My princess, my dear Eddie died in calving. It was sleeting the night she died, we didn't know she went into labor. We found her dead in the morning The calf never saw light.
While we were outside dealing with Eddie, I saw that one of our sheep had lambed. Trying to keep myself in better spirits, as Eddie's death is crushing, I went to see on the new lamb. As I checked him out I happened to look over at the old refrigerator that we use as feed storage. It is only 3" of the ground, yet there was a black lamb's head sticking out from under it. I yelled for Husband and he came jogging. He lifted the fridge and I pulled her out. She didn't look well, but I set her down and stepped back to allow the mother to go to her. She was rejected.
I scooped the lamb up and brought her into the house. As the sheep are wild because the previous owner had little to do with them, I had to run into town and pick up some lamb formula. Everything else was put on hold, while Husband tried to get some sugar water down her. She was dehydrated. She wasn't sucking. We had to force feed her. After 3 hours, she had energy again. She was able to stand on her own and was curious.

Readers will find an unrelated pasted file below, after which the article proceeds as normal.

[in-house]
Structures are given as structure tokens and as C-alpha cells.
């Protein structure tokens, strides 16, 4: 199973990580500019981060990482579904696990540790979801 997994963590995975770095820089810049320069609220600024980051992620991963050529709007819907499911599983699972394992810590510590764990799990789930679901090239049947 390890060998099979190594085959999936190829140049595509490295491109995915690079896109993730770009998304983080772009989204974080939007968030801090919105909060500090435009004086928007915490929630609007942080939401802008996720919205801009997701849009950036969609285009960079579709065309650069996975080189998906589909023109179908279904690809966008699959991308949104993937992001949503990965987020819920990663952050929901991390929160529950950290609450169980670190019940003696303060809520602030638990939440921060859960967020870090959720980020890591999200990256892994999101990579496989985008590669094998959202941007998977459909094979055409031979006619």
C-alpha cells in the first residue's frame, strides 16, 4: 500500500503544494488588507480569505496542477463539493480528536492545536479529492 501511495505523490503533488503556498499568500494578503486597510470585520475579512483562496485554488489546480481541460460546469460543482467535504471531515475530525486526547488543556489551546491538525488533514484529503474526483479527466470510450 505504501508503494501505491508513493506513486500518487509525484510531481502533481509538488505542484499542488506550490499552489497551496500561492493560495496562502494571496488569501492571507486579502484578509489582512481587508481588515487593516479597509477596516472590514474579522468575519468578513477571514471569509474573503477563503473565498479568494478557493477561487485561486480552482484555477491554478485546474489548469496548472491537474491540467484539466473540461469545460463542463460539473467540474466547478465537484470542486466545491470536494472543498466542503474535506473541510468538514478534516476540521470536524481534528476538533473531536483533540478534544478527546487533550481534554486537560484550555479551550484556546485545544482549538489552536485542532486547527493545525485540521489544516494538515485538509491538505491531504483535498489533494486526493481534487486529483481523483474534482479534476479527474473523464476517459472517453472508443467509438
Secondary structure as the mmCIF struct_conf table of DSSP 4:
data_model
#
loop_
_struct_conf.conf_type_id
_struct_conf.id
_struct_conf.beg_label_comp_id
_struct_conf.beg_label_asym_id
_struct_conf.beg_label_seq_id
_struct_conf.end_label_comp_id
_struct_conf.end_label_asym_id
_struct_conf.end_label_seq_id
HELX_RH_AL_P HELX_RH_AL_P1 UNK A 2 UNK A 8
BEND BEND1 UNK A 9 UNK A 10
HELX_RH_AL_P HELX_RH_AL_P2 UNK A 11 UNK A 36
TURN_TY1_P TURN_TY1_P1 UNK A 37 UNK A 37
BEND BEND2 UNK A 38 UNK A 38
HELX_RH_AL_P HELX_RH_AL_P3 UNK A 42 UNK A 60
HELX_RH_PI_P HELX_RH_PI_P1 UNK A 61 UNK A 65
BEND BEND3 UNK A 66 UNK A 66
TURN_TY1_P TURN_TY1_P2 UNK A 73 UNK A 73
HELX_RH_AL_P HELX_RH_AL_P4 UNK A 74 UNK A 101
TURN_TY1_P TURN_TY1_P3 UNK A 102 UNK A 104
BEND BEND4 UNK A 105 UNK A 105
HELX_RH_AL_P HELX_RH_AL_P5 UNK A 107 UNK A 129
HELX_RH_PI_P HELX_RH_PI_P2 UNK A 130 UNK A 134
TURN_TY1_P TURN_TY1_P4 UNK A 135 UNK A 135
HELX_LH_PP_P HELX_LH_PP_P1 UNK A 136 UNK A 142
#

She was starting to suckle on her own. She was urinating and attempting to poop. (for those looking for info, your newborn lamb will shiver. This is good! Shivering shows that her temp is increasing. Don't put her under a heat lamp, as this could lead to pneumonia. Also a little molasses on her tongue will help give her some added energy, aiding in her temp regulation and help getting her to suck. She needs to eat to continue to warm up) We were ecstatic!
Several hours later she was limp and lifeless. She was unable to shiver to bring her own temperatures back up. I laid on the couch with her on my chest, and a towel covering us. I held her as she went through her death throes. Talking and touching her. I have no idea if this brought her any comfort, but it helped me. I held her while she stopped breathing, and continued to hold her after her heart stopped. This was about midnight. We spent 12 hours trying to save her.
I was so hoping to bring good news this morning about the lamb, rather then you having to read an entire post on death.
I started crying as I held the lamb. My dear sweet Eddie is gone, along with her calf, the lamb that we worked so hard to save is dead. I couldn't contain it and teared up.
This is life on a homestead, plain and simple. But just because life and death happens here, doesn't mean I will not or should not mourn. And I do. We celebrate both life and productive death. But all this. . .